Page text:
With the global outbreak of COVID-19 in the first half of 2020, the world was turned upside down. Under such circumstances, Japanese companies are now faced with new challenges to adapt to this “new normal”.
The “new normal”
With the global outbreak of the novel coronavirus (COVID-19) in the first half of 2020, the world was turned upside down and people have been forced to change the way they live in ways never imagined. Japan is no exception, and while the number of confirmed cases within the country have been relatively controlled so far, public health experts warn of a potential surge in the number of new cases as the virus continues to spread globally.
Under such circumstances, Japanese companies are now faced with new challenges to adapt to this “new normal”. However, there has always been a perception among global investors that Japan is slow to change. Among the reasons cited are that Japan is a consensus-driven society with a unique corporate hierarchy that places greater emphasis on age rather than merit. An important underlying factor behind many of these explanations appears to be the country’s strong inclination for “uncertainty avoidance” (see Chart 1). According to consultancy Hofstede Insights, historically, this is “often attributed to the fact that Japan is constantly threatened by natural disasters from earthquakes, tsunamis, typhoons to volcano eruptions. Under these circumstances Japanese learned to prepare themselves for any uncertain situation.”
Chart 1: Culture compass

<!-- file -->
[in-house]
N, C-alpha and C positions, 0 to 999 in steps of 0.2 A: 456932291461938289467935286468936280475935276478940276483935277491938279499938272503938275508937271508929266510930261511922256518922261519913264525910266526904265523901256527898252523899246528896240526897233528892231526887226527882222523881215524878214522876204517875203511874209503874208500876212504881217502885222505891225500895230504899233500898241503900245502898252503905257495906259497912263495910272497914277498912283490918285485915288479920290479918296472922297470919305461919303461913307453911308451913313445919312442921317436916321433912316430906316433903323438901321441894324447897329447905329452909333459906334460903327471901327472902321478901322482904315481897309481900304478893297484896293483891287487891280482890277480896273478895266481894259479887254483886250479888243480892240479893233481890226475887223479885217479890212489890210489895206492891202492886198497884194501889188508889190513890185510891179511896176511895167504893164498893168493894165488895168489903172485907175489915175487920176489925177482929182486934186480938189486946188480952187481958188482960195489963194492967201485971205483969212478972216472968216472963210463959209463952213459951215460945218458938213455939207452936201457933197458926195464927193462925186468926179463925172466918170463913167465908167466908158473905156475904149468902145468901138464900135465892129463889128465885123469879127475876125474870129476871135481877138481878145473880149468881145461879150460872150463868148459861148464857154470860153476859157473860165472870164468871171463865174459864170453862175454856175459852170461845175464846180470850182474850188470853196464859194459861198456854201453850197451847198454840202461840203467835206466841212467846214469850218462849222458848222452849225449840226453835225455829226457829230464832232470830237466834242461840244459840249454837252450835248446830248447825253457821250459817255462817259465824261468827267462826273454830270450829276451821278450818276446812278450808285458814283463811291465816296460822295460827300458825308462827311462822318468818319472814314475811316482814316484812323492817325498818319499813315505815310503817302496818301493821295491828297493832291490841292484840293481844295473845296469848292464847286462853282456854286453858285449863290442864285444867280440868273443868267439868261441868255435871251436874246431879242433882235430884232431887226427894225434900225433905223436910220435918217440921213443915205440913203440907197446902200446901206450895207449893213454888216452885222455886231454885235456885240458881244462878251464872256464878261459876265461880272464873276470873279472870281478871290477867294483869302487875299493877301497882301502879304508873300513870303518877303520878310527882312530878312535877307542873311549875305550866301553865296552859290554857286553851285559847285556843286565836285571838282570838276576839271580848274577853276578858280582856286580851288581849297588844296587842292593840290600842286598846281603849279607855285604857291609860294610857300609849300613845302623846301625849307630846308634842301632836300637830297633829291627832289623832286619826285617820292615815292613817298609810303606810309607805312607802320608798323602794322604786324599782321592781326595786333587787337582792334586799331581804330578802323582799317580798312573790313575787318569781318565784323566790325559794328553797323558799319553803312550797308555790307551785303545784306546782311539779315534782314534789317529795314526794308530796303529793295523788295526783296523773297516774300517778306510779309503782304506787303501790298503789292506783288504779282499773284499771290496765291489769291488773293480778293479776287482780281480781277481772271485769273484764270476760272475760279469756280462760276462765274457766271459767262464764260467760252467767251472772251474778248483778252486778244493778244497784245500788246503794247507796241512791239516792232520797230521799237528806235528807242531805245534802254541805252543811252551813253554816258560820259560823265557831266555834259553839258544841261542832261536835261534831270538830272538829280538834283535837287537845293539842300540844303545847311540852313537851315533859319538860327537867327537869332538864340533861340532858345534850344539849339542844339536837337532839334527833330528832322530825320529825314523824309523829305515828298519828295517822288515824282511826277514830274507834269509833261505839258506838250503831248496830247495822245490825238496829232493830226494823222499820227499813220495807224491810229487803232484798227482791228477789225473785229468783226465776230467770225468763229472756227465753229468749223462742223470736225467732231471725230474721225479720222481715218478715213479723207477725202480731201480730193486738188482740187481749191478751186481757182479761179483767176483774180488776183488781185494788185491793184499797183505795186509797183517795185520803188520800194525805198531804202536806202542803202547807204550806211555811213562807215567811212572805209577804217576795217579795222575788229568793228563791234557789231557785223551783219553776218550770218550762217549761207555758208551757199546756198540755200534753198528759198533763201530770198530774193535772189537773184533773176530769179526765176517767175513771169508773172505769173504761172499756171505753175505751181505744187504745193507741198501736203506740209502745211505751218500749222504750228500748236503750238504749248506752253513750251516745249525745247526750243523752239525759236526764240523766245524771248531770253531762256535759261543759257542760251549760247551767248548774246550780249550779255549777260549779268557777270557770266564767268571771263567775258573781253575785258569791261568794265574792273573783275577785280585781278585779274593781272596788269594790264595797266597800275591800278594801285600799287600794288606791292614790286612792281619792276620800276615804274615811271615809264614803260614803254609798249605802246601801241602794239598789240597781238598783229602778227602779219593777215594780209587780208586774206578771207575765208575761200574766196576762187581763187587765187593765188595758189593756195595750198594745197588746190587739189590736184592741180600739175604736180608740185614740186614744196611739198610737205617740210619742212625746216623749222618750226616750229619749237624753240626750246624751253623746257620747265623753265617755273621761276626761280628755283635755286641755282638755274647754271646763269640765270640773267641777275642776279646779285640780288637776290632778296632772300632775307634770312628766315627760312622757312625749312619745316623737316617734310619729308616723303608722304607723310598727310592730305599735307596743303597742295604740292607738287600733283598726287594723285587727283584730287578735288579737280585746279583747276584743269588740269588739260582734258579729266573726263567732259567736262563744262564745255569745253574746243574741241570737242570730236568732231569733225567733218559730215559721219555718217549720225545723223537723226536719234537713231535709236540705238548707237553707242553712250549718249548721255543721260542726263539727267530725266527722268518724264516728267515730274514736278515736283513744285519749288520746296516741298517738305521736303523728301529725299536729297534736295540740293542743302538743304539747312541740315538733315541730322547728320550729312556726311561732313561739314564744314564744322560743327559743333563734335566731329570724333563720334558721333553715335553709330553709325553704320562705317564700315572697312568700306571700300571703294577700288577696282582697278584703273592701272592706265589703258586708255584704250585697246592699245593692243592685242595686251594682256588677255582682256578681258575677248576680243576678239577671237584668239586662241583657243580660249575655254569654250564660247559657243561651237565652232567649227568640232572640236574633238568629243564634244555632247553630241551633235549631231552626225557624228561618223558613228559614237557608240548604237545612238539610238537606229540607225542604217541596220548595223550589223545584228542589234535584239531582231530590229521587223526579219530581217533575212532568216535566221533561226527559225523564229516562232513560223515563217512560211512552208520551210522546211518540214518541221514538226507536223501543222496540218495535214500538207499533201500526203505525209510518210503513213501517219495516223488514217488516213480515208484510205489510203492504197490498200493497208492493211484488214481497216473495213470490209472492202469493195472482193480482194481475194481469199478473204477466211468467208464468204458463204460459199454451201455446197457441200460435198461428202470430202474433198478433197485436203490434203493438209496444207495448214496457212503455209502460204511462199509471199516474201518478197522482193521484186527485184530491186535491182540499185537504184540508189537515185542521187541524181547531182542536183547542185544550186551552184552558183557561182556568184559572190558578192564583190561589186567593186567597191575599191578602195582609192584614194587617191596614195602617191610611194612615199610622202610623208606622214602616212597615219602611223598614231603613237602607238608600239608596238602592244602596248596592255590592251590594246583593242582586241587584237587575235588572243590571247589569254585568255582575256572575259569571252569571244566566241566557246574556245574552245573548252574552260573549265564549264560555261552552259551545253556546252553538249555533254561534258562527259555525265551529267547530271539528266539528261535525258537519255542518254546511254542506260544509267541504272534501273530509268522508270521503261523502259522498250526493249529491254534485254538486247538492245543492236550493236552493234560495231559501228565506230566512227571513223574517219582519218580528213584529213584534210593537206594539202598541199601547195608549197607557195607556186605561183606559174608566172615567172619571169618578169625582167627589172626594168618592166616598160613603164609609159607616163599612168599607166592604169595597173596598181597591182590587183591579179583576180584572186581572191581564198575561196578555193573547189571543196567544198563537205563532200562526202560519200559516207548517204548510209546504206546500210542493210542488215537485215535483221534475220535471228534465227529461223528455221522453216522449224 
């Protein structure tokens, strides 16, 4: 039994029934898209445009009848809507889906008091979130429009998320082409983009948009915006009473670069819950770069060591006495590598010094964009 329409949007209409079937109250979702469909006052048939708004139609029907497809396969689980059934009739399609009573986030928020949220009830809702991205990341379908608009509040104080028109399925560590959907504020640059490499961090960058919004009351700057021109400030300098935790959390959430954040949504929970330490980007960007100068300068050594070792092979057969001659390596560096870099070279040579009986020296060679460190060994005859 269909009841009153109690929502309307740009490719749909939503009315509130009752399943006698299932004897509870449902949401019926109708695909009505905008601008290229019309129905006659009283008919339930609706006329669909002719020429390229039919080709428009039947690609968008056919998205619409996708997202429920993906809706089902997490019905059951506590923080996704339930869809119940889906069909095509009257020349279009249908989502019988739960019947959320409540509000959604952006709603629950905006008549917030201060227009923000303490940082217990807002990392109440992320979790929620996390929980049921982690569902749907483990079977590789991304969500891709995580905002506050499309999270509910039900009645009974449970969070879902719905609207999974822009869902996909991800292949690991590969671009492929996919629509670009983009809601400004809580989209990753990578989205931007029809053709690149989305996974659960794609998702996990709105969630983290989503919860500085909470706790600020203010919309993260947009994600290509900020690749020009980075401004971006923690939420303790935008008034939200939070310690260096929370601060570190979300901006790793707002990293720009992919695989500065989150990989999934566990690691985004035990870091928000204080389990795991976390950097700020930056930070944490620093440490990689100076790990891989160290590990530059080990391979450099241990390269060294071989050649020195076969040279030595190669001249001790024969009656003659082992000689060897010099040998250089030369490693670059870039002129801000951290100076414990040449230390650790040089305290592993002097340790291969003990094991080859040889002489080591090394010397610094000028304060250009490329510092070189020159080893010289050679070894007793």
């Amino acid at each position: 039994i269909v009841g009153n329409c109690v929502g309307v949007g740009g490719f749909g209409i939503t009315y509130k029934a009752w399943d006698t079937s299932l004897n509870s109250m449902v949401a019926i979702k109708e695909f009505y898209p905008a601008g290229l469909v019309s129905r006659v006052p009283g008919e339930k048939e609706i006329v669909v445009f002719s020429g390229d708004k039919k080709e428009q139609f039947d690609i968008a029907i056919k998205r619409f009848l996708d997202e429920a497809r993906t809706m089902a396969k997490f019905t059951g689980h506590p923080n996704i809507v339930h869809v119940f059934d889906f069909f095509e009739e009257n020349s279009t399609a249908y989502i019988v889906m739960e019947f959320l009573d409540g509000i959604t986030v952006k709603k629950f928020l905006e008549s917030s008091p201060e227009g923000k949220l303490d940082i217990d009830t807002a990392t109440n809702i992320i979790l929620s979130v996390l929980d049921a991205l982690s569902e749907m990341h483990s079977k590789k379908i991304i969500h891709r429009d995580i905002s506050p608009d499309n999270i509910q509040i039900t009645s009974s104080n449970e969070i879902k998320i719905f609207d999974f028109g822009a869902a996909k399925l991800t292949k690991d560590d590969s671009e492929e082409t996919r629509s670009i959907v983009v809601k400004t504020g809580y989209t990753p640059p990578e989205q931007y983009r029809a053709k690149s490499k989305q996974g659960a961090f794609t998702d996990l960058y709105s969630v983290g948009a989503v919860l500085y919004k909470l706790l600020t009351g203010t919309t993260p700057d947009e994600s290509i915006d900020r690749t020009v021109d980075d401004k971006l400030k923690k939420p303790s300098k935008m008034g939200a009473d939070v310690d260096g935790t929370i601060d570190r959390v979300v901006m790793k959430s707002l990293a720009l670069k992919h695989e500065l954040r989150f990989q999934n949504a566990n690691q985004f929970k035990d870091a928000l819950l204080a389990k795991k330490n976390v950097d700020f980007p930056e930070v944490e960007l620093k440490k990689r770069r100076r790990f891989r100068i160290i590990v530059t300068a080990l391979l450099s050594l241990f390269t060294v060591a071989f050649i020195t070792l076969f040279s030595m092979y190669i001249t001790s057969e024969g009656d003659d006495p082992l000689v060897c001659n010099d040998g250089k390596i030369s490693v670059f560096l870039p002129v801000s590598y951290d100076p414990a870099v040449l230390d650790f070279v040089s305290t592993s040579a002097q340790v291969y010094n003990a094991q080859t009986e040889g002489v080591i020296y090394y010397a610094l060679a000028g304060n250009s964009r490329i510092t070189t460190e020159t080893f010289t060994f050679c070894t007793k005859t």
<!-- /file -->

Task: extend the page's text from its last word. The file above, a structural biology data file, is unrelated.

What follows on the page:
Such “uncertainty avoidance” can be found everywhere in Japan, with risk-averse bureaucrats and corporate managers sticking to their lowest risk options at the expense of potential gains. However, given the dramatic changes to their operating environment currently taking place, corporate managers are faced with a situation in which risks from inertia outweigh risks from implementing change. We thus believe companies are in a position to accelerate change in order to best prepare for the new uncertainty. In other words, the very reason Japan was perceived as slow to change is now a factor that is expected to drive change in the new normal.
Digital transformation (DX)
One of the areas in which we expect a dramatic change is digital technology, which has seen its use accelerate. Over the past several years, Japanese companies have been investing in an effort to boost productivity amid the tight labour market. Now, however, they are expected to accelerate investments in technology, aimed more to transform their business models in order to deal with the new uncertainty.
In early July, Fujitsu, as a leader in the DX market, announced aggressive plans to transform the company. It is expected to cut its office space by half, allowing the majority of its 80,000 employees in Japan to work from home by March 2023. The company, in turn, will invest the costs saved to technology and improve its operational process. This is also expected to be done in tandem with a change to its HR system being introduced to place greater emphasis on meritocracy. The company aims to leverage the experience gained from its transformation and replicate its success at client companies.
Elsewhere, retailers are set to accelerate expanding distribution channels by setting up e-commerce platforms, and AI-driven technology such as order management systems are also gaining traction. Deregulation is expected in the field of distance healthcare, paving the way for patients to see doctors online, and remote learning and the use of digital devices in the public school system is also expected to accelerate. The Japanese government is also contemplating incentivizing IT investment by amending tax codes.